Suzy, from Passavant-en-Argonne, Learns Spanish on the Paths of the Camino de Santiago

Grandmother of nine, Suzy talks with Babbel about hiking, and learning Spanish, the language of Cervantes with the app.
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Suzy, from Passavant-en-Argonne, Learns Spanish on the Paths of the Camino de Santiago

Today we bring you the latest chapter of our Babbel user portraits — a snapshot of users’ lives and experiences learning a new language. If you want to share your own story, let us know in the comments section below.


At 66 years old, Suzy has raised five children and is now a grandmother to nine. She is currently enjoying her retirement in Passavant-en-Argonne, a small village with a population of 220 in the Marne region of north-eastern France. When she’s not playing Scrabble and dominoes at the local seniors club, Suzy treks along country roads. Hiking is her greatest passion, and it’s this passion that led her to discover another: learning Spanish. She registered with Babbel on July 20th to learn the language of Cervantes, one month to the day before venturing out alone to explore the Spanish roads of the Camino de Santiago.

“I have always enjoyed trekking. I know the Camino de Santiago well. I went trekking along the paths there with my cousins in 2011. But this time I decided to go it alone, to trek without relying on anyone to organise the trip on my behalf. I told myself that I had to learn the basics of Spanish, or at least enough to get by. I registered with Babbel and learned Spanish every day for a month, until the eve of my departure to the Camino de Santiago. Every morning, I would complete a Spanish lesson, which I would then systematically review on my tablet in the evenings. After one month, I finished Beginner’s Course 1, and also had time to do some thematic courses to learn Spanish for daily life (which I thought would be useful for my trip). The result was immediately obvious: once in Spain, I realised that I had already acquired a level of proficiency that would allow me to learn more easily on the road. I practiced the language with fellow lodgers, with shop assistants… When I made mistakes, people corrected me, and thanks to that I learned new words that I didn’t know before. The trip motivated me to keep learning, and I continued to do a lesson a day after returning from Spain. I’m now on Beginner’s Course 3 and I’m completely hooked! I’m a true Spanish addict (laughs). My cousins visited me for a few days, and when I wasn’t able to complete any new lessons during this time, I realized that I missed it! I was glad to get back to it the following morning.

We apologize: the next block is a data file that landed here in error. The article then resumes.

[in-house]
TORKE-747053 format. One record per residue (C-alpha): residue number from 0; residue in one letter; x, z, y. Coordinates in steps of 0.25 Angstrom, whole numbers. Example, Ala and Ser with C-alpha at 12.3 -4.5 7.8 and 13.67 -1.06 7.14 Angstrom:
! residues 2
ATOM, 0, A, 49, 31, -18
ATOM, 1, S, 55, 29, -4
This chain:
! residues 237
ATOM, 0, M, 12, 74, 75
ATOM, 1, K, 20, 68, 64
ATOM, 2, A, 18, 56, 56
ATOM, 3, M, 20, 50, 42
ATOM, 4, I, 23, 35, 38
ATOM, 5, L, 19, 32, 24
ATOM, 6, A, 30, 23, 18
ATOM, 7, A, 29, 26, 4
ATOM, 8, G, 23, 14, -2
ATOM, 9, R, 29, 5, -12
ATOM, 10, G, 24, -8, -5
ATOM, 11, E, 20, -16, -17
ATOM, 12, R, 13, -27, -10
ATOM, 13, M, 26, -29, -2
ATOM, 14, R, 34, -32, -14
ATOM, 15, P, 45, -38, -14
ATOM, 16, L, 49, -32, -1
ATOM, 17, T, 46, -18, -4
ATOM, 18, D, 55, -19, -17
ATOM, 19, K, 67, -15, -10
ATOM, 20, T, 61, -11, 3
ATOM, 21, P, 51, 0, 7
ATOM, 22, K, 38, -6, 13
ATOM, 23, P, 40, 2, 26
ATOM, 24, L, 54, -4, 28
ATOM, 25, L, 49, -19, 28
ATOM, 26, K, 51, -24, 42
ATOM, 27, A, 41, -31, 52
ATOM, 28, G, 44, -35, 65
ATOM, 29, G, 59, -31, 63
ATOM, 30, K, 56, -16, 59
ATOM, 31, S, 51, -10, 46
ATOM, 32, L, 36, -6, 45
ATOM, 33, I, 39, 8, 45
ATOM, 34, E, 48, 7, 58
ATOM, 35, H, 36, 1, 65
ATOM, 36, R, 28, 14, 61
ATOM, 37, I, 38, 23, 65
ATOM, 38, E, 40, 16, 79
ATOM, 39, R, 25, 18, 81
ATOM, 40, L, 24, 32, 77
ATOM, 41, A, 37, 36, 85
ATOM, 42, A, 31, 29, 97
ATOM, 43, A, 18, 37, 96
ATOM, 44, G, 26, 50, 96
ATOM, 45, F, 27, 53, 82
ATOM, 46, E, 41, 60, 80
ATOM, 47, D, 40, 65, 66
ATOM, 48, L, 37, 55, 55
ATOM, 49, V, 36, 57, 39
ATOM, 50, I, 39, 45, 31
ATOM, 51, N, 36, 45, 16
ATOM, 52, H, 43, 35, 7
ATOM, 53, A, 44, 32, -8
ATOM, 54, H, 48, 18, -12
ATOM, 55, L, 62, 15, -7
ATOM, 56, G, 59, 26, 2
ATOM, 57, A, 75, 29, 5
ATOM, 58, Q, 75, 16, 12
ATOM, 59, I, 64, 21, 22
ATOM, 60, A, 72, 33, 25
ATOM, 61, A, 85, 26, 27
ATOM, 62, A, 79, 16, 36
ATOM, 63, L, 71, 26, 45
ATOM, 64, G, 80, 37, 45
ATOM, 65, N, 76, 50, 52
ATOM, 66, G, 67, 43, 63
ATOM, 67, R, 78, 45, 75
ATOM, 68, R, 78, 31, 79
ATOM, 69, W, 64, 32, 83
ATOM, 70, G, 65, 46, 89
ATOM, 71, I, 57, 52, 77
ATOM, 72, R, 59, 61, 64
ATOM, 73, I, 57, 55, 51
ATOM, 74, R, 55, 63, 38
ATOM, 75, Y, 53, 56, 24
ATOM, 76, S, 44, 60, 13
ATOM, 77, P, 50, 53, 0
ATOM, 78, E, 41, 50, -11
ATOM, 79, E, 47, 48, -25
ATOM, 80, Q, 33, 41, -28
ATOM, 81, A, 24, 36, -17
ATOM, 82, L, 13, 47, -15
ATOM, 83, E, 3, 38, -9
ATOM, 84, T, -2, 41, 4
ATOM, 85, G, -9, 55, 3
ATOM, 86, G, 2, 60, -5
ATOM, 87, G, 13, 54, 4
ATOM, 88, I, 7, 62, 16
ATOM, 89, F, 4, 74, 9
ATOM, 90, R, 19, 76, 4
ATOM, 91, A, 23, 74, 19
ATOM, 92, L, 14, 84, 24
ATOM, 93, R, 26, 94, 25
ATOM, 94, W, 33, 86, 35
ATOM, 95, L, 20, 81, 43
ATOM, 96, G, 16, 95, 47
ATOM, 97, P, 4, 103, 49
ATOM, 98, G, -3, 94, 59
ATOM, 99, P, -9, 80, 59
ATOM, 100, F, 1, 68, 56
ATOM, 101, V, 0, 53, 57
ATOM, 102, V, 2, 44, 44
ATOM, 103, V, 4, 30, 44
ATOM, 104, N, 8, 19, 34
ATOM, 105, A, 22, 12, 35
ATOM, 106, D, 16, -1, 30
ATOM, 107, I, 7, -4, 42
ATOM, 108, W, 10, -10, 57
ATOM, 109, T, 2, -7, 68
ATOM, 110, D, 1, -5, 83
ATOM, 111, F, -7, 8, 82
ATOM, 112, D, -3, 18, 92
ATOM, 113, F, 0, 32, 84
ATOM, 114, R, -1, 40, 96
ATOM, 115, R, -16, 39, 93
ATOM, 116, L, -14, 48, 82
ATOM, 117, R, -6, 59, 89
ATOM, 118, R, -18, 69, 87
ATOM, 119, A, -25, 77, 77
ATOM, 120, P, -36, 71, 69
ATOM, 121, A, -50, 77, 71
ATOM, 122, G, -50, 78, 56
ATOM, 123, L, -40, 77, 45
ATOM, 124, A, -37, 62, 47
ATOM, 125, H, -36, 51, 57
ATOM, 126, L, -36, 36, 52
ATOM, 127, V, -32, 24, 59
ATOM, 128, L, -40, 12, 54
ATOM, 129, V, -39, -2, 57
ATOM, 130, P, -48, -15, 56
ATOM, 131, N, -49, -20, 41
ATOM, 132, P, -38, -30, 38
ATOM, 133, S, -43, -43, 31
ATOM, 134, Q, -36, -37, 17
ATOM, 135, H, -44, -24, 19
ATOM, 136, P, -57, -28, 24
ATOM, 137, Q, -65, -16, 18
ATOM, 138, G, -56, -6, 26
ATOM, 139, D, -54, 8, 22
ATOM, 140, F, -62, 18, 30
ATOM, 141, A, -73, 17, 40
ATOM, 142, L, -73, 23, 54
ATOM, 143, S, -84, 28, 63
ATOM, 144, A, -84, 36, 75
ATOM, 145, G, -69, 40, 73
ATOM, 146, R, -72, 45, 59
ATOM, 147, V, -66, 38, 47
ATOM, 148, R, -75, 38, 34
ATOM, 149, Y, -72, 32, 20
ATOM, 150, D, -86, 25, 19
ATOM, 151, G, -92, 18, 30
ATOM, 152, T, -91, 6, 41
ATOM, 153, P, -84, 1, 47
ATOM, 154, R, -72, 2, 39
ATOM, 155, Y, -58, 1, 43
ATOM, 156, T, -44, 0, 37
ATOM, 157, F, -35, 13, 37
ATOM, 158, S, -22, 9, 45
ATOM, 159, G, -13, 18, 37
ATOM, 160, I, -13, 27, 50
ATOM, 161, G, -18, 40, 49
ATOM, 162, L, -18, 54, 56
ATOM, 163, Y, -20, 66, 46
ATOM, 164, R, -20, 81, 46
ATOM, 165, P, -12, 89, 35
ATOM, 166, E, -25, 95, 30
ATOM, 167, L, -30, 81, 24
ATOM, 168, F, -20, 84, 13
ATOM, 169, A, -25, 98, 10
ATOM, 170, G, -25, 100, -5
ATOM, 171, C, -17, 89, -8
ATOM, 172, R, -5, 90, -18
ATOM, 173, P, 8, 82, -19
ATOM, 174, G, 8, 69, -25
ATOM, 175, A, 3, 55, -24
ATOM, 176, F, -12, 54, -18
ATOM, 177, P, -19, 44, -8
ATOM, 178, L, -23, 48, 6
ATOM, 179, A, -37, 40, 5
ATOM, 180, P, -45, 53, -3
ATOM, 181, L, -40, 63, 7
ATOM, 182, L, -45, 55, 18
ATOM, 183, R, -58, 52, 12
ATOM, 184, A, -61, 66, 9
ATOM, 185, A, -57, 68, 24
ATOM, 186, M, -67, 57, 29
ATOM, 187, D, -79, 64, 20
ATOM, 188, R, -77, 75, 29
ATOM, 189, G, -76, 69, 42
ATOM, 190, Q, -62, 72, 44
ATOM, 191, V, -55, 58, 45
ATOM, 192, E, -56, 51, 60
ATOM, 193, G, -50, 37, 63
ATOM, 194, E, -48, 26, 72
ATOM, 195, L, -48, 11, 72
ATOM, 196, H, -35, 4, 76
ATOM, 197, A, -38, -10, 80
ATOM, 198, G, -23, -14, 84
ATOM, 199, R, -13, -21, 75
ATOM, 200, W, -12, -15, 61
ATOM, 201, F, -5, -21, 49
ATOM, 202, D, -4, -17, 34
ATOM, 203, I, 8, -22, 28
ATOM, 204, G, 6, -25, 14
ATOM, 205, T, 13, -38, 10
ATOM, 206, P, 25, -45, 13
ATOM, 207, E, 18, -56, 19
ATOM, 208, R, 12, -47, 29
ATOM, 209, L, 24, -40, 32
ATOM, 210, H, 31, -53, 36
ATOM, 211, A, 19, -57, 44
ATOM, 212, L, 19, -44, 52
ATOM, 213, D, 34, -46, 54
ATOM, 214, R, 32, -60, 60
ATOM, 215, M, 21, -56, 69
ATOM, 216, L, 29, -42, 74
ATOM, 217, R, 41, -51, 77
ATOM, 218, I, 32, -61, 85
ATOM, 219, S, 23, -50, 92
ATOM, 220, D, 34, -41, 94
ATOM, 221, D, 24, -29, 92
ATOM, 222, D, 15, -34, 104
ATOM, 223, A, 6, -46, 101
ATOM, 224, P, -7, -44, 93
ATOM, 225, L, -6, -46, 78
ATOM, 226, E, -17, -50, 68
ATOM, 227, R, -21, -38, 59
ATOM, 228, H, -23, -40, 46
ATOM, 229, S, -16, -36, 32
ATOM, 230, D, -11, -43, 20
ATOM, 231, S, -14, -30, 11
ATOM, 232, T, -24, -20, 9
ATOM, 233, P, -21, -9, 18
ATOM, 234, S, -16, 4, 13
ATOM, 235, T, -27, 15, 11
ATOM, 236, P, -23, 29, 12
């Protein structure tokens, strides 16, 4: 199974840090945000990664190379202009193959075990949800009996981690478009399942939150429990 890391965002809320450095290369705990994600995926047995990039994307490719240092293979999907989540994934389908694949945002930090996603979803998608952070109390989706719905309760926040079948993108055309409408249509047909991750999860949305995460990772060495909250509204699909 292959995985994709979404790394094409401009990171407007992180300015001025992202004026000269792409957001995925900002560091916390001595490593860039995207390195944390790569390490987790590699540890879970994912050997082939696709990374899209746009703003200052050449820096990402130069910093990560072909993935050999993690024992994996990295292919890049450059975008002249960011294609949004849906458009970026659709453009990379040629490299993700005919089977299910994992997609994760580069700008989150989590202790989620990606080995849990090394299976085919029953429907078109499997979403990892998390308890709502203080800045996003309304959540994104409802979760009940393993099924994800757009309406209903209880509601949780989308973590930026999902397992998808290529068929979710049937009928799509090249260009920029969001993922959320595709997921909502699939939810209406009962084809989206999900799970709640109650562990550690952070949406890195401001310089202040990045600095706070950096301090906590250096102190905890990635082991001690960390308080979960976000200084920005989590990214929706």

My experience on the roads was truly a pleasure, and I’m already planning on returning in April of next year. By then, my vocabulary will be richer. The charm of the Camino de Santiago is that there you meet people from across the globe. I met travelers from Quebec, Brazil, Texas, the Netherlands, Belgium, Switzerland, Italy, Germany, Spain, Ireland, and even Japan. I hiked together with the trekkers from Quebec for ten days; you form a bond with each other, you lose contact, and then you see each other again — it’s such a beautiful way to meet people! It was a true cultural and linguistic journey.

To date, I’ve walked 2,500km in 94 days along the famous paths of the Camino de Santiago, but my real wish is that the road never ends; I want to keep trekking and keep learning, enjoying both for as long as I can. I still have many more kilometers ahead of me!”

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